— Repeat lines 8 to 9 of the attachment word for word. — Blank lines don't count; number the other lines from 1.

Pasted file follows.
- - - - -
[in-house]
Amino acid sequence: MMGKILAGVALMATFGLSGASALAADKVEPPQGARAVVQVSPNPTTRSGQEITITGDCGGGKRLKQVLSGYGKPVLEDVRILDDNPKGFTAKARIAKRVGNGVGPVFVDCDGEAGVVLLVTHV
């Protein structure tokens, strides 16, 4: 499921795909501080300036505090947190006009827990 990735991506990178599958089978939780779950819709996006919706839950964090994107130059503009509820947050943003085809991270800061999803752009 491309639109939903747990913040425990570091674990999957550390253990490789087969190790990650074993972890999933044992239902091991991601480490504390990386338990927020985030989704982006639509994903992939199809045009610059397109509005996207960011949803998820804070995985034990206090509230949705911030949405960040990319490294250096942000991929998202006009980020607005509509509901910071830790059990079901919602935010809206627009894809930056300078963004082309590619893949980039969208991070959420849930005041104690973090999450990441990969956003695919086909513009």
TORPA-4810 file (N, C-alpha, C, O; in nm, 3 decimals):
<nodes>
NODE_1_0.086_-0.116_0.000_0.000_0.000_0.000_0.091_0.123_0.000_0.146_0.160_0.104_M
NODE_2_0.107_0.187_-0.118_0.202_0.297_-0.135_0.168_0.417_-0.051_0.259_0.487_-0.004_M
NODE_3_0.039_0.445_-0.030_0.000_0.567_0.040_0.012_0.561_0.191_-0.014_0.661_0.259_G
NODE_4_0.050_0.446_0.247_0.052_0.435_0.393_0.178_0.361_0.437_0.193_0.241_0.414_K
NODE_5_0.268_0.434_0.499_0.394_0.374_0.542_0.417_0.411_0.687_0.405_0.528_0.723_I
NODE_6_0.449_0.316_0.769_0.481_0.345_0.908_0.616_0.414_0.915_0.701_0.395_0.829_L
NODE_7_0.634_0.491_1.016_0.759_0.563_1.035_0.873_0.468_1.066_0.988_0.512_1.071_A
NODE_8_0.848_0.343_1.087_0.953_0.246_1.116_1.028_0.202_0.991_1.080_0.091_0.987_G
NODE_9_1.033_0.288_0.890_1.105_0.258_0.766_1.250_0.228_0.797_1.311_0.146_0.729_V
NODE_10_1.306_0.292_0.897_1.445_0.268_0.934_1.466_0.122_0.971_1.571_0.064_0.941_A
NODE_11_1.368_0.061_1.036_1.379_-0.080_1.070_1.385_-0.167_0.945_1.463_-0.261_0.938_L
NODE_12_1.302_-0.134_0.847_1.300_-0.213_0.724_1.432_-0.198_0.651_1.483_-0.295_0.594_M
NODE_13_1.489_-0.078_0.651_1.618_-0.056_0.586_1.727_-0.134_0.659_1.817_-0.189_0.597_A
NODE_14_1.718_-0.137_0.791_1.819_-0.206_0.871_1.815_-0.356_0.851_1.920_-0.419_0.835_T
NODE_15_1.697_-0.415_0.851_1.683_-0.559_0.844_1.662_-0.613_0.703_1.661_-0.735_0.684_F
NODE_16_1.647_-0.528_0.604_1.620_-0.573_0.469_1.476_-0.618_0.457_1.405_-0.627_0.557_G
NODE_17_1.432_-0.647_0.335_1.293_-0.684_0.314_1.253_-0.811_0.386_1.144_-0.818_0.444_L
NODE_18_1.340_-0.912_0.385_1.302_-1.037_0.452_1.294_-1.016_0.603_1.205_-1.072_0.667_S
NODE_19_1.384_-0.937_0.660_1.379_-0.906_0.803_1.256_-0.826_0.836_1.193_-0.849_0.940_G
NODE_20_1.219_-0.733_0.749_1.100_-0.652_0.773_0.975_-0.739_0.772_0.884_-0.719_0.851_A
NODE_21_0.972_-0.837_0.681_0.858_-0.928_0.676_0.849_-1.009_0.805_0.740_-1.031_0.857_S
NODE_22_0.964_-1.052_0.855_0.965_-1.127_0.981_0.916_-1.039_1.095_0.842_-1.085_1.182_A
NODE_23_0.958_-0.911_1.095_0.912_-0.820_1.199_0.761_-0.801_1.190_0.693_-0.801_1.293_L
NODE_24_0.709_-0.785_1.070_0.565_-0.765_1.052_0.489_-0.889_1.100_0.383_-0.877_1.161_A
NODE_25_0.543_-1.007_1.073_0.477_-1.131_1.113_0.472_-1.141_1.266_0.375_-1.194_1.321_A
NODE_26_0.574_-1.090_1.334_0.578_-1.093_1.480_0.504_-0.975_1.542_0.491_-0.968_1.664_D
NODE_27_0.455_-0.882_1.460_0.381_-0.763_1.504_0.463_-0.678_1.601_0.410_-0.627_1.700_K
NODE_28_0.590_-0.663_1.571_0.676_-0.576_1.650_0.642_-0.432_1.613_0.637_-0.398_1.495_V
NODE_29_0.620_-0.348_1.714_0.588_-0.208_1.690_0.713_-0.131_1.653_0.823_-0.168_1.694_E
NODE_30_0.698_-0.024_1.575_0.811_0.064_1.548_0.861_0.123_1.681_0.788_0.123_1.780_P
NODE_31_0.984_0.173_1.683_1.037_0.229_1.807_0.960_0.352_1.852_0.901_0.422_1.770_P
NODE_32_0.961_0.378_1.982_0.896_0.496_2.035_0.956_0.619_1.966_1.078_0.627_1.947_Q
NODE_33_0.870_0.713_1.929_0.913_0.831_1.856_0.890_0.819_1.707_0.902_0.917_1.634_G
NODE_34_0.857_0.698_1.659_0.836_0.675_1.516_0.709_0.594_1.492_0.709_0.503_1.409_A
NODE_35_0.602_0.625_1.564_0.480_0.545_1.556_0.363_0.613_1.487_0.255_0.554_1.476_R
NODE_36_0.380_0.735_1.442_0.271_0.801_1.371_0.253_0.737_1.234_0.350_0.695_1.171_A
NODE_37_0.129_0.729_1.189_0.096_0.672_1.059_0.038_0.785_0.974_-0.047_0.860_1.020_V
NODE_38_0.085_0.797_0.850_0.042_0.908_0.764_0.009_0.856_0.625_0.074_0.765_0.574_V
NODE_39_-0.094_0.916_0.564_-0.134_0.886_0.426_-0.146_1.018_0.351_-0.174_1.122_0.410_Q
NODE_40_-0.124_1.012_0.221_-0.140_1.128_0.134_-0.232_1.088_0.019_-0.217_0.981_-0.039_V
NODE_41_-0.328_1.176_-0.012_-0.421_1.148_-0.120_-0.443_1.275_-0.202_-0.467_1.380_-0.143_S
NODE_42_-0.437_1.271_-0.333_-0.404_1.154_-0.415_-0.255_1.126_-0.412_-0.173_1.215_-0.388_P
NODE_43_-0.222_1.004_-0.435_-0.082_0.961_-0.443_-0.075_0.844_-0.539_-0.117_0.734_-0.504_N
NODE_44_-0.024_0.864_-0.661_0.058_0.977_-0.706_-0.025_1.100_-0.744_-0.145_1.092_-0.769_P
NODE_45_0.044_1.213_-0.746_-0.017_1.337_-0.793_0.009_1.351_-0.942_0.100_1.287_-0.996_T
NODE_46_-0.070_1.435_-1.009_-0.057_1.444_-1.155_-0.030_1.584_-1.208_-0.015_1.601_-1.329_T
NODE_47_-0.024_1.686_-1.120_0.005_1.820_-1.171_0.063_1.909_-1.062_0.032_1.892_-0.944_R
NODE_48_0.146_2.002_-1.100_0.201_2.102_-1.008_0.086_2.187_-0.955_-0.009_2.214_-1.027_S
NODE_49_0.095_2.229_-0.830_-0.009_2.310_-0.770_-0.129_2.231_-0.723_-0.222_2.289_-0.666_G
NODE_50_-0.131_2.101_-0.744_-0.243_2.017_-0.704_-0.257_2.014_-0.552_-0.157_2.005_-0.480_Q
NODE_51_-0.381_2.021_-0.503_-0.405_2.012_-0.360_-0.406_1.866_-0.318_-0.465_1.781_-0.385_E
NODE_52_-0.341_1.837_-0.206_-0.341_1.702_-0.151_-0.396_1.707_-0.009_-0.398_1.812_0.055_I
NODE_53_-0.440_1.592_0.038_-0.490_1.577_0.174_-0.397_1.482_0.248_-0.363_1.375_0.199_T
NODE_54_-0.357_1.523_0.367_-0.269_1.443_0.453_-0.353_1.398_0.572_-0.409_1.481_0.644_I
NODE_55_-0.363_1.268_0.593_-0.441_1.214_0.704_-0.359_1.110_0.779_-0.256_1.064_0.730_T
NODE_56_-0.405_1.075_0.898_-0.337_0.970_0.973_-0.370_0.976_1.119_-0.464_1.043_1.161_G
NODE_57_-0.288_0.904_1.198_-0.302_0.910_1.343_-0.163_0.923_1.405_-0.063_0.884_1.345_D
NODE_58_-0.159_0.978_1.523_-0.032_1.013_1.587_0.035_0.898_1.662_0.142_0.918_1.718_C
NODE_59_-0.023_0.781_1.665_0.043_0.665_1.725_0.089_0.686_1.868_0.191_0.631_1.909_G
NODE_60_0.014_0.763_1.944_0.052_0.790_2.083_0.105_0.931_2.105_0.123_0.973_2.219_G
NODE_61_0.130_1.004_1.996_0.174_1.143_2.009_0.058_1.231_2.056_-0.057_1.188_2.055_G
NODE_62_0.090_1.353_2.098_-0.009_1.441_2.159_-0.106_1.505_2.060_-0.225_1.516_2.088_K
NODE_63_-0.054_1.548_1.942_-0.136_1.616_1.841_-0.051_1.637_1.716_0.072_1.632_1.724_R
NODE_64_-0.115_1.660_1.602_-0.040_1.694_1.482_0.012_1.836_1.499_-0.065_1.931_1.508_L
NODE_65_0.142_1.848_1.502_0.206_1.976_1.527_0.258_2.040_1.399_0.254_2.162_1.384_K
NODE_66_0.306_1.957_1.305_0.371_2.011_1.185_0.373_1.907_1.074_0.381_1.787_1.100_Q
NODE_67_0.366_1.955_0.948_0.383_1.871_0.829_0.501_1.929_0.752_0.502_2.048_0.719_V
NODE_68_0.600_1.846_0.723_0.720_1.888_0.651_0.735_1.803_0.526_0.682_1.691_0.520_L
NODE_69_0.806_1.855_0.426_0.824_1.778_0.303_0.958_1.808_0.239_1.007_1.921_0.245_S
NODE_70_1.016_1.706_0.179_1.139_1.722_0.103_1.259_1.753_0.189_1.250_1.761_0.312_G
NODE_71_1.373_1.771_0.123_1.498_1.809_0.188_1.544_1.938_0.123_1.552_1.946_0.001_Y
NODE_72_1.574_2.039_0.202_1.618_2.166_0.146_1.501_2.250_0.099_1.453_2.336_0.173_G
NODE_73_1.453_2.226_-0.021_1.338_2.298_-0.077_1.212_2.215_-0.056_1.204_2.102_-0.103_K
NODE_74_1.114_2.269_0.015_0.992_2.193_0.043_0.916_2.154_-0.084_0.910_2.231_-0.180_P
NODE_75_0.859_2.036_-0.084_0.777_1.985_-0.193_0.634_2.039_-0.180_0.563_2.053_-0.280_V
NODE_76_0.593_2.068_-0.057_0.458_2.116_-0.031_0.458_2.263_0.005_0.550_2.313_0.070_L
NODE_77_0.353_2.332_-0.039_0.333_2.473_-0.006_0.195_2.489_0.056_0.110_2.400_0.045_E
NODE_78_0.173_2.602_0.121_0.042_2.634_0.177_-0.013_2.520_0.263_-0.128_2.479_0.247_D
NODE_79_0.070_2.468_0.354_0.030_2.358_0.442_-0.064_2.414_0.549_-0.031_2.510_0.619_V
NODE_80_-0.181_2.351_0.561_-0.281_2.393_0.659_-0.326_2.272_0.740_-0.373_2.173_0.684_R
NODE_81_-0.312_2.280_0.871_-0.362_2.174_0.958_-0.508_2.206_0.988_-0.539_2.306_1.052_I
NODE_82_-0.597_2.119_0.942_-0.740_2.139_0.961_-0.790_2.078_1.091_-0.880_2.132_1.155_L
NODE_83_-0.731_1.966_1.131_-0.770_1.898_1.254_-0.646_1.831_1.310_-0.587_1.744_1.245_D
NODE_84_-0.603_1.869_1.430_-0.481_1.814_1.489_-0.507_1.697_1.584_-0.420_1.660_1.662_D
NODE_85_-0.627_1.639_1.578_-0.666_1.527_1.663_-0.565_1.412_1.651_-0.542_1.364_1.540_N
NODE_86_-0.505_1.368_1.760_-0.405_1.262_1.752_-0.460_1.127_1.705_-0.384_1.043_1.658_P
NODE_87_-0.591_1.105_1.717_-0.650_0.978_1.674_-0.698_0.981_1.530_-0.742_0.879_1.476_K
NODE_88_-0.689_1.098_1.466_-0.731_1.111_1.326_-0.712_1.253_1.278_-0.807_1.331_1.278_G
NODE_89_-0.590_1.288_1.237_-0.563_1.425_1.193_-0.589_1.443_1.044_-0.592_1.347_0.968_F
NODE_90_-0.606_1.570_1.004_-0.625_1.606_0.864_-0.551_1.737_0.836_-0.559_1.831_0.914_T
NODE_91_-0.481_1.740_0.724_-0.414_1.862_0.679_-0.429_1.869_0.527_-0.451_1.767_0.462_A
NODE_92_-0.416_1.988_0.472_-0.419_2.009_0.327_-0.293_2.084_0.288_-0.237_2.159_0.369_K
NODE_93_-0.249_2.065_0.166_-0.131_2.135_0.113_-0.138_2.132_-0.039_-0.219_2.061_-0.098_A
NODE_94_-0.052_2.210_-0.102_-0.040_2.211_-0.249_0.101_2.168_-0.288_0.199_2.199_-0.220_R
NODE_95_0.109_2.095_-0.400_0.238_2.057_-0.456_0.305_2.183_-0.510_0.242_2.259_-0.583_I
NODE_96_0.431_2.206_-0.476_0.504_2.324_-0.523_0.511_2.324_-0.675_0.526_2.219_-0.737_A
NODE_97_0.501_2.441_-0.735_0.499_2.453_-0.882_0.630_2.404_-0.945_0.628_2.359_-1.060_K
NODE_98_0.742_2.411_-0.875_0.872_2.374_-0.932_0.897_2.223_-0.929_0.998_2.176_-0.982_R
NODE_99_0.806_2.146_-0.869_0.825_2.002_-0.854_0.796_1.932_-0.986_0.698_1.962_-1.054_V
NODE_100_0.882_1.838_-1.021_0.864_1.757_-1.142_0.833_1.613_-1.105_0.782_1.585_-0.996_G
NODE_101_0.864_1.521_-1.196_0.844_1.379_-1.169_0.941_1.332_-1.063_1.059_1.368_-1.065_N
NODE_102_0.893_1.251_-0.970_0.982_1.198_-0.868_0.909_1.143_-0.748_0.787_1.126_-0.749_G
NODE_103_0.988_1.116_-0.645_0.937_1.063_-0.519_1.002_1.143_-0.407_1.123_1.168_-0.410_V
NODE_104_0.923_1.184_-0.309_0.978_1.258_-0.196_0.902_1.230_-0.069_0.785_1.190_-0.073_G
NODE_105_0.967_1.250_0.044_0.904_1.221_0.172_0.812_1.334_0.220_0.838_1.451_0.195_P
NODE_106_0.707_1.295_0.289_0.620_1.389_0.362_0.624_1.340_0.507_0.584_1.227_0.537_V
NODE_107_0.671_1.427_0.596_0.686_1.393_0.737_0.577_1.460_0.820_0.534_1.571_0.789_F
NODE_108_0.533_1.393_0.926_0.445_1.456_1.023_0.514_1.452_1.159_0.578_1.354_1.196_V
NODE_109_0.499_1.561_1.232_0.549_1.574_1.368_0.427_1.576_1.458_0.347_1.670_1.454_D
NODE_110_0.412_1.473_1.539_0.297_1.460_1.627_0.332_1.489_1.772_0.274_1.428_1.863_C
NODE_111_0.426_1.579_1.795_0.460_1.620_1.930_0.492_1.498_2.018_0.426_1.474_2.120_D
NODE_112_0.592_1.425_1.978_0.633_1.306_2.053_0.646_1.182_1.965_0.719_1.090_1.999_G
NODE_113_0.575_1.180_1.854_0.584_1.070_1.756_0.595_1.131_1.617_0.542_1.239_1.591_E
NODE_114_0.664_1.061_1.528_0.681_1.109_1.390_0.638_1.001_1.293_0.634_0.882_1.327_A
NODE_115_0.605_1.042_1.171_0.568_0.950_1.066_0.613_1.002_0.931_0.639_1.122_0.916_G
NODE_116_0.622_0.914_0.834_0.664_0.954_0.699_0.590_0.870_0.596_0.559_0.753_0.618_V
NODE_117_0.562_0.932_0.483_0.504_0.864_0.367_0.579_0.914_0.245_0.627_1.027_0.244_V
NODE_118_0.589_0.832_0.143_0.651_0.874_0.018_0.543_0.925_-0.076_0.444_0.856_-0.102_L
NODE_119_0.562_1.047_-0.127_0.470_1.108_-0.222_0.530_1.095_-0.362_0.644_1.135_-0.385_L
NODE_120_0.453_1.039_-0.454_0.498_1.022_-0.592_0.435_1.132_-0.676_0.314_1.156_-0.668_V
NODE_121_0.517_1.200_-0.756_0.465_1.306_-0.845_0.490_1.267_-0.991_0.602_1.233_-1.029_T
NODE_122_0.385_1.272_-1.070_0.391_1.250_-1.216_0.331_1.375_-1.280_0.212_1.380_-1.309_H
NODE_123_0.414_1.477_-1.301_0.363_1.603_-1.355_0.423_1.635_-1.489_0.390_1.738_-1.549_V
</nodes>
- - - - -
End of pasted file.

NODE_3_0.039_0.445_-0.030_0.000_0.567_0.040_0.012_0.561_0.191_-0.014_0.661_0.259_G
NODE_4_0.050_0.446_0.247_0.052_0.435_0.393_0.178_0.361_0.437_0.193_0.241_0.414_K